So the African savannas, which represent the cradle of humanity, escaped any sudden arrival of humans, intense hunting pressure and drastic habitat change. Humans no doubt used fire to catch animals but fire was also part of the natural cycle and the animals could cope with it. From a global perspective, therefore, it was only in the savannas that humans and other mammals evolved in relative harmony, with humans not playing the dominant role. This makes the large surviving examples of the ecosystem incredibly important as a global resource. Fortunately the governments in most countries of southern and eastern Africa appreciate the importance of the resource and look after it relatively well given their scarcity of resources. Let us hope they can continue doing so in the long term.

The richness of the southern African scene is in stark contrast to the plight of wildlife in Arabia and in northern Africa. John Newby's lecture on 7 January, while giving us a fascinating insight into an area few westerners visit, painted a very depressing picture. Lack of water was always a major constraint to biodiversity in and around the Sahara, but human pressures, mainly through over-grazing and hunting, have been adding inexorably to the stress in recent decades. The once common addax and scimitar-horned oryx are now doomed to extinction in the wild, and a formerly quite varied and very well adapted suite of animals is a shadow of its former self. People have little interest in nature conservation if their families are starving.

Is there any hope that humanity can learn from its miserable long-term global record, to adopt sensible policies and take enlightened local action? Just as military action should always be the last option in international relations, so captive breeding and introduction to artificial reserves should be the last option in biodiversity conservation. There are unlikely to be many new protected areas on the scale of Kruger, but it is vital to establish areas where wildlife takes precedence, and they must be big. We should thank Steve and John for giving us a deeper insight into these issues.

Dick Hornby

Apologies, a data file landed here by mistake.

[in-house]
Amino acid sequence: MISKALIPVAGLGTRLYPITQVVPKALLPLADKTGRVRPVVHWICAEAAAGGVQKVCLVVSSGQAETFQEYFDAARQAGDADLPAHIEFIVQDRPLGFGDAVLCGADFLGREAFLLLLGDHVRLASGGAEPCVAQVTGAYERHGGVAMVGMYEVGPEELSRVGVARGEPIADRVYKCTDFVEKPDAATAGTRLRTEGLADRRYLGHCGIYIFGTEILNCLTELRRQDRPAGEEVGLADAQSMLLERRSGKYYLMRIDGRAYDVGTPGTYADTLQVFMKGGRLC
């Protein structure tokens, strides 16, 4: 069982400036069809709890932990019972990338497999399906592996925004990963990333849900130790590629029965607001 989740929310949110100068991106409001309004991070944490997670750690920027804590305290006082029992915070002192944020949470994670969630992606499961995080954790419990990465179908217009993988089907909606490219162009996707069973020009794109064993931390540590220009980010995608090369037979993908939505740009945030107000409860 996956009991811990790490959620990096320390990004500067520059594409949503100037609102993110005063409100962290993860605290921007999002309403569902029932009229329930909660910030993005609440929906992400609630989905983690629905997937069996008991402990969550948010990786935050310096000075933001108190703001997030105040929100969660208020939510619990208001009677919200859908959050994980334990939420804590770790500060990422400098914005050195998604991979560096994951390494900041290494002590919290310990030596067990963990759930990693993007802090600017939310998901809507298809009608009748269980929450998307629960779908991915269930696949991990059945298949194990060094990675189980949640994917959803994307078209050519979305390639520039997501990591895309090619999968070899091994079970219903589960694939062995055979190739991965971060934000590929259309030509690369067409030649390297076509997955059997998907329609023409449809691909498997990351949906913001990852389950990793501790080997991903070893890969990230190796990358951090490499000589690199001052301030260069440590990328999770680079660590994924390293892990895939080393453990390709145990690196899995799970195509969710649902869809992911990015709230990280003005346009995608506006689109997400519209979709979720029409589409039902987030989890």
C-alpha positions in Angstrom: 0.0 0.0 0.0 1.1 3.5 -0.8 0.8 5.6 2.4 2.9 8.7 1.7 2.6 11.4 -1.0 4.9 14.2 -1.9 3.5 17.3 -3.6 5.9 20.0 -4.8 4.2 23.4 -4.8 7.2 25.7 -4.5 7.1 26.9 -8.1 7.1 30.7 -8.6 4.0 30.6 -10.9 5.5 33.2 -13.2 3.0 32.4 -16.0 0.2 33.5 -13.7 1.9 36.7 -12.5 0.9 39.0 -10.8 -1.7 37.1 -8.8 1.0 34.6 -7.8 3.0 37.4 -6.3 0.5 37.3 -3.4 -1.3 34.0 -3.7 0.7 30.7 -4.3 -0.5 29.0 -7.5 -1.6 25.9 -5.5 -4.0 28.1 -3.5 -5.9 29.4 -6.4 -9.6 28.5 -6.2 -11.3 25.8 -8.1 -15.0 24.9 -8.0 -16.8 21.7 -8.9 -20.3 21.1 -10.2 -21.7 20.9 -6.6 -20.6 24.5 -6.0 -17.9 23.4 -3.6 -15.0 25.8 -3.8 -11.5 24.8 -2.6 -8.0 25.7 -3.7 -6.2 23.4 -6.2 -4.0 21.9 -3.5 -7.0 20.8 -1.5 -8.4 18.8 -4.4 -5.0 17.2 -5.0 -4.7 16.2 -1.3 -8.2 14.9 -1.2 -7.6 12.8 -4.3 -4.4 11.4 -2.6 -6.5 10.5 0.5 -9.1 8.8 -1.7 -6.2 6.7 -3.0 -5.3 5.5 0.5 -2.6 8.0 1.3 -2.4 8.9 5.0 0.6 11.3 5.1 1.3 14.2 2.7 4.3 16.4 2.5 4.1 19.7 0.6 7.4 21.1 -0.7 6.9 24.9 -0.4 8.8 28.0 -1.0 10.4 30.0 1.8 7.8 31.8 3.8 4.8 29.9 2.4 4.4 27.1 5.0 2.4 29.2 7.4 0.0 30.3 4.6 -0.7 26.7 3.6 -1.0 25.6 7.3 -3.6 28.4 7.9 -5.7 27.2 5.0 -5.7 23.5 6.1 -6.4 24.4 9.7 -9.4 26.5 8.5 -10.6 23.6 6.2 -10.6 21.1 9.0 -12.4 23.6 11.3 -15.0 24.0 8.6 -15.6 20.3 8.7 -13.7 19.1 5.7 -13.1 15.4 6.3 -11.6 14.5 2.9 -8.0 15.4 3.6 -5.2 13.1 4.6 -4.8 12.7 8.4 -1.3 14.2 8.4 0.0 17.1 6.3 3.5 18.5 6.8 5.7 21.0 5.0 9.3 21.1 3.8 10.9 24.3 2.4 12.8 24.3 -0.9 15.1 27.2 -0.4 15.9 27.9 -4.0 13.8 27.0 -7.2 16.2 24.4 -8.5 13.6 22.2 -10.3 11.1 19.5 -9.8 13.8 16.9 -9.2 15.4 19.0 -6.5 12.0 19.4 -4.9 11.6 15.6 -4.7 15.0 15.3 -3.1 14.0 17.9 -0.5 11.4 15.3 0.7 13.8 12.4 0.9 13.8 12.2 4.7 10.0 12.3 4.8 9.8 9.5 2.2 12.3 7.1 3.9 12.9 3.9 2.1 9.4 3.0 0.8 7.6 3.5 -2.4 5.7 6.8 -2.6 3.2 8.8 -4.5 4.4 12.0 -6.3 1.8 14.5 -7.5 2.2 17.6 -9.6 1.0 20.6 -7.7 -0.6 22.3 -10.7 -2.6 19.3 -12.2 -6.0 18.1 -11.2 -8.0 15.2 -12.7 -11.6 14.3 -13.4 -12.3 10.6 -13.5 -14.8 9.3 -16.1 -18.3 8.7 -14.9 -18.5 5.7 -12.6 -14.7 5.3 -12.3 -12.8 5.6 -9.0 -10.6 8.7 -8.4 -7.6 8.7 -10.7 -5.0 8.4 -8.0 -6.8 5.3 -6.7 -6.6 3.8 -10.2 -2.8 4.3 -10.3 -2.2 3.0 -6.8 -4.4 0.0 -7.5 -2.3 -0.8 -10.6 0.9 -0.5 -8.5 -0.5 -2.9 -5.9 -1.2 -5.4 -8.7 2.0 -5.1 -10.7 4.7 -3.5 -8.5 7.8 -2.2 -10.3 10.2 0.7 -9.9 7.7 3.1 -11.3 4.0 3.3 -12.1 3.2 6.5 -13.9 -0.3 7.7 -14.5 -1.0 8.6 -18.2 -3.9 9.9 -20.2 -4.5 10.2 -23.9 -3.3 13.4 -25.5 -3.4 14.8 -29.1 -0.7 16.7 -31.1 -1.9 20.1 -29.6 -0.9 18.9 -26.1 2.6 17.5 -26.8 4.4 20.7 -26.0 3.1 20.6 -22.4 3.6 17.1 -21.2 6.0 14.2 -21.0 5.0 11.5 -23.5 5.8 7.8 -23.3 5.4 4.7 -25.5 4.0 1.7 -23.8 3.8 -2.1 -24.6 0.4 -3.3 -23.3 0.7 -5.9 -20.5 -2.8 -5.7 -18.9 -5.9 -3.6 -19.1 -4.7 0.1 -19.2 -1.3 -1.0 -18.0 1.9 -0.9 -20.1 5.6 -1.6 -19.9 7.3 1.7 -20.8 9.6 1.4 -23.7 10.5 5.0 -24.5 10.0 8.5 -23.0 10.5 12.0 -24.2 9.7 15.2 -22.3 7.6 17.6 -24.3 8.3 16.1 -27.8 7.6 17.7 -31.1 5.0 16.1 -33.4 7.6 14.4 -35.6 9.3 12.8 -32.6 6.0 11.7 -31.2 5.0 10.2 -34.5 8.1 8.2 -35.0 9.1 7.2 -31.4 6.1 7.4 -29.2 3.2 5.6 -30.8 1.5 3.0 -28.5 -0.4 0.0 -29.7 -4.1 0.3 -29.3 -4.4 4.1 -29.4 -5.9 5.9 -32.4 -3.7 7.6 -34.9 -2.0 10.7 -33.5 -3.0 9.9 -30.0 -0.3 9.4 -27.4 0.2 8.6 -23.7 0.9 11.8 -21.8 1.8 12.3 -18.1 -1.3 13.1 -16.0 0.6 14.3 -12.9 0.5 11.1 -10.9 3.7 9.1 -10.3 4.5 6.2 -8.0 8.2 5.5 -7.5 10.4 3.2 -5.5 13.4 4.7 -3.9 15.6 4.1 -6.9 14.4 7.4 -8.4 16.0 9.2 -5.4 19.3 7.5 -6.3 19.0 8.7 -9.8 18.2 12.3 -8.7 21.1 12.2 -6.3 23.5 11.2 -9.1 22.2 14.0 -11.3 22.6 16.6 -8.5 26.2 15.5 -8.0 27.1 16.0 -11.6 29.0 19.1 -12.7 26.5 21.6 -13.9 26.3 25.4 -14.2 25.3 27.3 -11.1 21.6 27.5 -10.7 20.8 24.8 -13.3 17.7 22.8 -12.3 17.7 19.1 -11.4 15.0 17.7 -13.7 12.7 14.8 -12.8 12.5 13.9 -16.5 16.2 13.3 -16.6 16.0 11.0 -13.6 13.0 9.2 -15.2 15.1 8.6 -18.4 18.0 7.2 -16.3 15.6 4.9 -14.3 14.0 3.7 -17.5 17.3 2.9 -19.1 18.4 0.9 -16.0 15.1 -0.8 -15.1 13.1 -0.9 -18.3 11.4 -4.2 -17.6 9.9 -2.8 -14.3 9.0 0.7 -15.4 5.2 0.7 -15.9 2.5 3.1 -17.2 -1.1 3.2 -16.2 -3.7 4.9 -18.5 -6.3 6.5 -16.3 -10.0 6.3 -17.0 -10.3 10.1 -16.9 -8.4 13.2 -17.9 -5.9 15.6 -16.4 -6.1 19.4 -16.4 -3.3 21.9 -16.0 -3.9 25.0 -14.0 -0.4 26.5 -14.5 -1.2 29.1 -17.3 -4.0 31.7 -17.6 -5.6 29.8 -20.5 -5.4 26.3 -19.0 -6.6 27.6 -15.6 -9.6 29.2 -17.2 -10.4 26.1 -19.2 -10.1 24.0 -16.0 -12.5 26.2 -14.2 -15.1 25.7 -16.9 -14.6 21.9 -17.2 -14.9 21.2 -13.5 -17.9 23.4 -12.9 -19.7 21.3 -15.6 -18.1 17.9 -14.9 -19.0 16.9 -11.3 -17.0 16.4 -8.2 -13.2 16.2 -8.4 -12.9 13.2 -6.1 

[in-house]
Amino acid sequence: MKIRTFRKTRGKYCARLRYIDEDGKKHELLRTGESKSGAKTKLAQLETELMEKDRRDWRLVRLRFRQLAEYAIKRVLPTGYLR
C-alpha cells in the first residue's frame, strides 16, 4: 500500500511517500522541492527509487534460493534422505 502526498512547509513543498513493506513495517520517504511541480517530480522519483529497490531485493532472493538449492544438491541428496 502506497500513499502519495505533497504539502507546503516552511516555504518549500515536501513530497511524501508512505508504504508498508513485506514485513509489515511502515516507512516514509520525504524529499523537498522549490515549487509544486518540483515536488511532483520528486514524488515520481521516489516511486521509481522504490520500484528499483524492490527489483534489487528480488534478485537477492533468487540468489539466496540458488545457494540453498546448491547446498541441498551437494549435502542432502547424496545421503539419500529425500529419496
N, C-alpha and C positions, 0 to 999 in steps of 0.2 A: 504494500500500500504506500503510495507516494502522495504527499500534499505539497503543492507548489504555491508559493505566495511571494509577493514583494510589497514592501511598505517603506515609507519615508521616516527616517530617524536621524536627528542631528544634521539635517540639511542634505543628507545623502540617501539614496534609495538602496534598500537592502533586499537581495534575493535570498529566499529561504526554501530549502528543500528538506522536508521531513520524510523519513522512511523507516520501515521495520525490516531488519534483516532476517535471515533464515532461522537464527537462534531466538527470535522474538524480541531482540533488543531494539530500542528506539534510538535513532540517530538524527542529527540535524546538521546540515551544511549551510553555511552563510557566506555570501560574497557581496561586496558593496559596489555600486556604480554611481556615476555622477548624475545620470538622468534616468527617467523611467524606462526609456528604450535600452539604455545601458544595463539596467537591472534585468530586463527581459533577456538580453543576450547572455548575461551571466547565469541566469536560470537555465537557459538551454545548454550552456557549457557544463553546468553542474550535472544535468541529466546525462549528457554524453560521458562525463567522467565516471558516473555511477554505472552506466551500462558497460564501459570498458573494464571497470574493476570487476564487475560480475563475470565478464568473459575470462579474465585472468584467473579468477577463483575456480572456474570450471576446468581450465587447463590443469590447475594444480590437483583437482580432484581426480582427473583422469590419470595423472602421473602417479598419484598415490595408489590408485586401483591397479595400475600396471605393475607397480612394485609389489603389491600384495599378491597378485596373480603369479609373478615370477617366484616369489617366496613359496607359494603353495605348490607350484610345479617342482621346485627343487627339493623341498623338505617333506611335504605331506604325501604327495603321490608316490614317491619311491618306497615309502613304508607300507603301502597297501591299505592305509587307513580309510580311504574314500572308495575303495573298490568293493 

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Mar 6-7 Family camp and sand driving instruction

Fifteen carloads of ENHG members embarked on an overnight field trip on the afternoon of Thursday, 6 March 2003. The trip was multipurpose, with one contingent interested in some sand driving instructions courtesy of Alan McGee and his able marshals, while others were more interested in less mechanized endeavours.

Alan chose an excellent camping site near Wathba with moderately high dunes and occasional Ghaf trees. Our base camp was set up beneath two Ghaf trees sitting atop a low rise. Aside from the Ghaf trees, the main flora at the site were salt bushes. Alan, Patrick, Jim, Peter Rothfels and Rick gave sand driving instructions on Thursday afternoon and on two occasions Friday morning lead by Peter Melville, geared to prepare members for driving challenges that would be encountered in the upcoming Liwa trip. Graham Walsh-Green gave a talk on nature photography on Thursday afternoon, with a follow-up lesson on the Friday.

We had two one-hour nature walks, one on Thursday afternoon and the other on Friday morning, mainly to observe tracks. Lizard and insect tracks were everywhere, while gerbil tracks were also abundant. We even saw two tracks left by snakes. A six-inch skink near our campsite eluded capture on Thursday night, as did a small gecko on Friday morning in the open desert. However, Alan McGee succeeded in catching a small agama on Thursday afternoon, allowing all of us to observe it closely as it attempted to elude us by running away, burrowing into the sand by wriggling, and playing dead.